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Best Vietnamese Restaurant

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Newsmonger: How a purse snatcher got life in prison, ICE lawsuit over DREAM-like deferral

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A photo of Vanessa Pitts, 25, shown in court last week during the trial of Lorenzo Thompson. A jury convicted Thompson of capital murder, sentencing him to life in prison for the bizarre robbery attempt that ended in Pitts' death.

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It's tough distinction in this case, said University of Texas law professor George Dix. The Court of Criminal Appeals in Texas has interpreted Sec. 19.03(a)(2) of the penal code as saying a crime can be tagged capital murder when you kill "in the course of committing or attempting to commit" a number of given felonies, like robbery, on the stipulation that the state proves "specific intent to kill." By contrast, Sec. 19.02(b)(3), Dix said, defines non-capital murder as someone who commits or attempts to commit a felony and in the process "commits or attempts to commit an act clearly dangerous to human life that causes the death on an individual," like the charge felony murder, he said, punishable by five years to life in prison with the possibility of parole. At the end of trial testimony, the jury in Thompson's case was allowed to consider a felony murder charge but rejected it. "In a horrendous case like this, for the jury to make those very fine distinctions, distinctions that criminal law professors and philosophers tend to draw, that may be unrealistic," Dix said. "I'd hate to be in that situation."

ICE lawsuit over DREAM-like deferral

On August 15 immigrant rights groups and undocumented students across the country cheered as U.S. Citizenship and Immigration Services began taking applications for the long-awaited deferred action program President Obama and his Department of Homeland Security announced in June. Under the measure, a DREAM Act-like directive, undocumented immigrants brought into the country before they were 16 could apply for a two-year deportation deferral, provided they have a high school education or military service and no criminal record. By last week, with a filing in a Dallas federal court, Kris Kobach, architect of Arizona's controversial "papers please" anti-immigration law, sought to have the program stopped. On behalf of 10 Immigration and Customs Enforcement agents, including one in Texas, Kobach filed suit against ICE and DHS last week, claiming Obama's directive, a process known as Deferred Action for Childhood Arrivals, violates the Immigration and Nationality Act. The lawsuit seeks to have a federal judge strike down the directive. The lawsuit also names as a plaintiff Chris Crane, who heads the National ICE Council, the union representing agents that has in the past issued a vote of no confidence in ICE director John Morton for his 2010 directive to focus ICE enforcement and deportation on undocumented immigrants who have committed crimes.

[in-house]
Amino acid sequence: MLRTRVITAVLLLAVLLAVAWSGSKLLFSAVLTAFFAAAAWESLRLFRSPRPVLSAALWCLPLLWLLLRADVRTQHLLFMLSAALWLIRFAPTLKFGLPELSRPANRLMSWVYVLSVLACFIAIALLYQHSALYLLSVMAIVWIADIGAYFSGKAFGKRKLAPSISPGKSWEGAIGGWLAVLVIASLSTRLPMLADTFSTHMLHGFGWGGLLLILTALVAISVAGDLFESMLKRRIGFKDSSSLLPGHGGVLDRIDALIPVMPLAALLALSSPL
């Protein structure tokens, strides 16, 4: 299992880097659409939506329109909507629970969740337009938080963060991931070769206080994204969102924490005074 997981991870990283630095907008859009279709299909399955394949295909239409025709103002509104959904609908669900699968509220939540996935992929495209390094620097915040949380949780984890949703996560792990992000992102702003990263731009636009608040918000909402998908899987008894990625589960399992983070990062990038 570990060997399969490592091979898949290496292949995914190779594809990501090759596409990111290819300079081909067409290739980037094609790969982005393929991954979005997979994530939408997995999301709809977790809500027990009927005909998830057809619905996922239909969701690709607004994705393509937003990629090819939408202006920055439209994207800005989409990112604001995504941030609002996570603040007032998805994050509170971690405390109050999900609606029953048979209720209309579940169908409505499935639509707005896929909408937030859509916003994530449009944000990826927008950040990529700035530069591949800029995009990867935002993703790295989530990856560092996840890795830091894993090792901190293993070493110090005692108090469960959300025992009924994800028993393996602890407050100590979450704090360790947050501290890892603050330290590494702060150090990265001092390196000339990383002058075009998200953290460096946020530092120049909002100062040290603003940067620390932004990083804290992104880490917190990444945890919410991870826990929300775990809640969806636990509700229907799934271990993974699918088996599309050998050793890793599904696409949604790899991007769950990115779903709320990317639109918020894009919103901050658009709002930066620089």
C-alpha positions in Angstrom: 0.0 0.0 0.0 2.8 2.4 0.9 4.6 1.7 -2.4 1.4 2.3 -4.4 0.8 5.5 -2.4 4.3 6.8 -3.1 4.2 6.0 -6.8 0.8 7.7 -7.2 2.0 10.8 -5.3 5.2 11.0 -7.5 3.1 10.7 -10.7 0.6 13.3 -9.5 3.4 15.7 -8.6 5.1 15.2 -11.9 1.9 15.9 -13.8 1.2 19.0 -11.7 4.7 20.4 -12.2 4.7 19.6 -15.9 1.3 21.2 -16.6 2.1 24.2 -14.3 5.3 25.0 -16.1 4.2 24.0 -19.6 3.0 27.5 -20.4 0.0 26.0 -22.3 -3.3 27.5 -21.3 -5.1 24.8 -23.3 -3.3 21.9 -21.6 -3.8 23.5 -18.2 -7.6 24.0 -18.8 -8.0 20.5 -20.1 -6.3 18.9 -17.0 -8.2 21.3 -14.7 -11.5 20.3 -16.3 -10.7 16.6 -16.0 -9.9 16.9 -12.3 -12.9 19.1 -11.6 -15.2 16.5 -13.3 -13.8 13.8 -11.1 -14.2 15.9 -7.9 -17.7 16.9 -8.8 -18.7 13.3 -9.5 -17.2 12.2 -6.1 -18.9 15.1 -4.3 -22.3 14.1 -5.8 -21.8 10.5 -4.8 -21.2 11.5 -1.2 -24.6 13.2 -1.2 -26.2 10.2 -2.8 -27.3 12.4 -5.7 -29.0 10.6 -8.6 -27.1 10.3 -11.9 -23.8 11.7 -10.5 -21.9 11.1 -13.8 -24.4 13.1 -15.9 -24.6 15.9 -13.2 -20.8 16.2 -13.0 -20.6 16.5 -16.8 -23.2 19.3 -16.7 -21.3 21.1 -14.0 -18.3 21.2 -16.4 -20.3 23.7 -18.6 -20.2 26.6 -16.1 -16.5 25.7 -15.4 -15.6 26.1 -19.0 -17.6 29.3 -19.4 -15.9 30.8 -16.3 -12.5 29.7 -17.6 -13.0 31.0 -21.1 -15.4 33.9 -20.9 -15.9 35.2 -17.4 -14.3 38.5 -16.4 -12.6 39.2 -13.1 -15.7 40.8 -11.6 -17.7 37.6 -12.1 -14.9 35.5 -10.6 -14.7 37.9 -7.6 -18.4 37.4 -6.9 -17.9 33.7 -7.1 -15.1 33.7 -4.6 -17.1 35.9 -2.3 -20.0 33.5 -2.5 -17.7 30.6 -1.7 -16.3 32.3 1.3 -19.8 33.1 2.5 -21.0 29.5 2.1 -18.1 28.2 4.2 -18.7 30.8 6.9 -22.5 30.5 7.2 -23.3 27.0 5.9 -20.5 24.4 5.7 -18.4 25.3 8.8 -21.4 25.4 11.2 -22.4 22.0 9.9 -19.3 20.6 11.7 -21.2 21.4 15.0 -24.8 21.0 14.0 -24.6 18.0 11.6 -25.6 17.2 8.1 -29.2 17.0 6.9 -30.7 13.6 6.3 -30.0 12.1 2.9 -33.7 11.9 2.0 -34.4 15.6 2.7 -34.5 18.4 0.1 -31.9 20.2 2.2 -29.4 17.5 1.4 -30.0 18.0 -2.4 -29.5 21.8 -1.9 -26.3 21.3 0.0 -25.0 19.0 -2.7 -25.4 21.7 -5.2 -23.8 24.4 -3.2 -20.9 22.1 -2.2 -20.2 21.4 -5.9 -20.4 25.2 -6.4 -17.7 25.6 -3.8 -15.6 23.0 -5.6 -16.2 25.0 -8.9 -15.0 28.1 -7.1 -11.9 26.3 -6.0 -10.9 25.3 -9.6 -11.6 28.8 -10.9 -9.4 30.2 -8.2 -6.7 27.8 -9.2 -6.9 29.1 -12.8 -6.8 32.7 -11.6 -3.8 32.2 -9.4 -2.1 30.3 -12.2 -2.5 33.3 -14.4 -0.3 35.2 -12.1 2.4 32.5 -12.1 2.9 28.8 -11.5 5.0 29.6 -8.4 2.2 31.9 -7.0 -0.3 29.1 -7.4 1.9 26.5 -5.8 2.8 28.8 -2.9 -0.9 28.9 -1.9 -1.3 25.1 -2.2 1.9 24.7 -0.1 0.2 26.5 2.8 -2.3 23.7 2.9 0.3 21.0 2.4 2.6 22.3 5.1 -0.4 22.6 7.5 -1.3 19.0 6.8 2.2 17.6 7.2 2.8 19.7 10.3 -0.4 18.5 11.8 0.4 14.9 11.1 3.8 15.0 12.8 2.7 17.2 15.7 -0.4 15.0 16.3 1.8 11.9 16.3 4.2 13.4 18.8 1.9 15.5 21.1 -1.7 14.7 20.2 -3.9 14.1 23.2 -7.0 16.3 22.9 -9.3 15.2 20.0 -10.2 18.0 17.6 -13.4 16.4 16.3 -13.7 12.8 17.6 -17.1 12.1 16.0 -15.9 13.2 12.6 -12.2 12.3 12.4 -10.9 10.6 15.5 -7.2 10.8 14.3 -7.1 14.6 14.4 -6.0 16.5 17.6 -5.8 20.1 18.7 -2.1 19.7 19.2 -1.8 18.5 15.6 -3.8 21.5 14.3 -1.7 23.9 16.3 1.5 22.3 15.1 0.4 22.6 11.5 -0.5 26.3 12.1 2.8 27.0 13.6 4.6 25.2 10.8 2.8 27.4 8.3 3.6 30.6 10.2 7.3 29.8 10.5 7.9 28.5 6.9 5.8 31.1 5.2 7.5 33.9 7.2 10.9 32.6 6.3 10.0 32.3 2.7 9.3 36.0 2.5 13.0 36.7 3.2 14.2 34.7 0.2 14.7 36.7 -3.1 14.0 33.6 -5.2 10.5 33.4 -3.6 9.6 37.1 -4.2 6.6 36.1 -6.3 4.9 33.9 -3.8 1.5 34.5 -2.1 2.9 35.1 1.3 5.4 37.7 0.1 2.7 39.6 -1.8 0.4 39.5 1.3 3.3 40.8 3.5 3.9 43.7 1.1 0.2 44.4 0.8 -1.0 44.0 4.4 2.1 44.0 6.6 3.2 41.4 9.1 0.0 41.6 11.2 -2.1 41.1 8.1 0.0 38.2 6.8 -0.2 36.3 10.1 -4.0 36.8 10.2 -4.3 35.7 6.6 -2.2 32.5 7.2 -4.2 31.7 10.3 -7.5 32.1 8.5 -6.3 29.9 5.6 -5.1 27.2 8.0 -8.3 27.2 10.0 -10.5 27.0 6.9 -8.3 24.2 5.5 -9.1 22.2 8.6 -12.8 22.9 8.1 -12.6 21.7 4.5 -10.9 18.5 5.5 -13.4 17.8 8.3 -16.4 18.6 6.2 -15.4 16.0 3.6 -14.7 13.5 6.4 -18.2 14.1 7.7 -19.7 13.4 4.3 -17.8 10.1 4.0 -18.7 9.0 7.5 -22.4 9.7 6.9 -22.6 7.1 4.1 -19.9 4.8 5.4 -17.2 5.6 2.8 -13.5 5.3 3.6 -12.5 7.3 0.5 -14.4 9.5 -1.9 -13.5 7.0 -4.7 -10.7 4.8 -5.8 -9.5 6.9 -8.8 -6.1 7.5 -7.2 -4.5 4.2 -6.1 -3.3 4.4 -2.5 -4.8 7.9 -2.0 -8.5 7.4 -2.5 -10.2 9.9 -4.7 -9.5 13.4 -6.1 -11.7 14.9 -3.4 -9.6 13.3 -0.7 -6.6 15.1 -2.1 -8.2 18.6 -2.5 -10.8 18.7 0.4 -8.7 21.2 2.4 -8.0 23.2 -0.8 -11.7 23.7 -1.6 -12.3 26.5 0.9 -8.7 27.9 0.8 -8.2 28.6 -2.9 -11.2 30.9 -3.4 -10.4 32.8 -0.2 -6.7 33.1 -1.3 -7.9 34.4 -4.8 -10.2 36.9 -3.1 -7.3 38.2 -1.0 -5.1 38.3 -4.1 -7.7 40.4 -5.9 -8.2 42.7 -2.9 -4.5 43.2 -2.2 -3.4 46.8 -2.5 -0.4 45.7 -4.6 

Many from the GOP wing, including Texas' own U.S. Rep. Lamar Smith, have derided the program as "backdoor amnesty." Kobach, Kansas' Secretary of State, has dipped his foot in Texas before when it comes to immigration. In addition to helping draft Arizona's SB 1070, Kobach, an informal immigration advisor to GOP presidential candidate Mitt Romney, authored a Farmers Branch ordinance aimed at keeping undocumented immigrants from renting apartments or houses within city limits.

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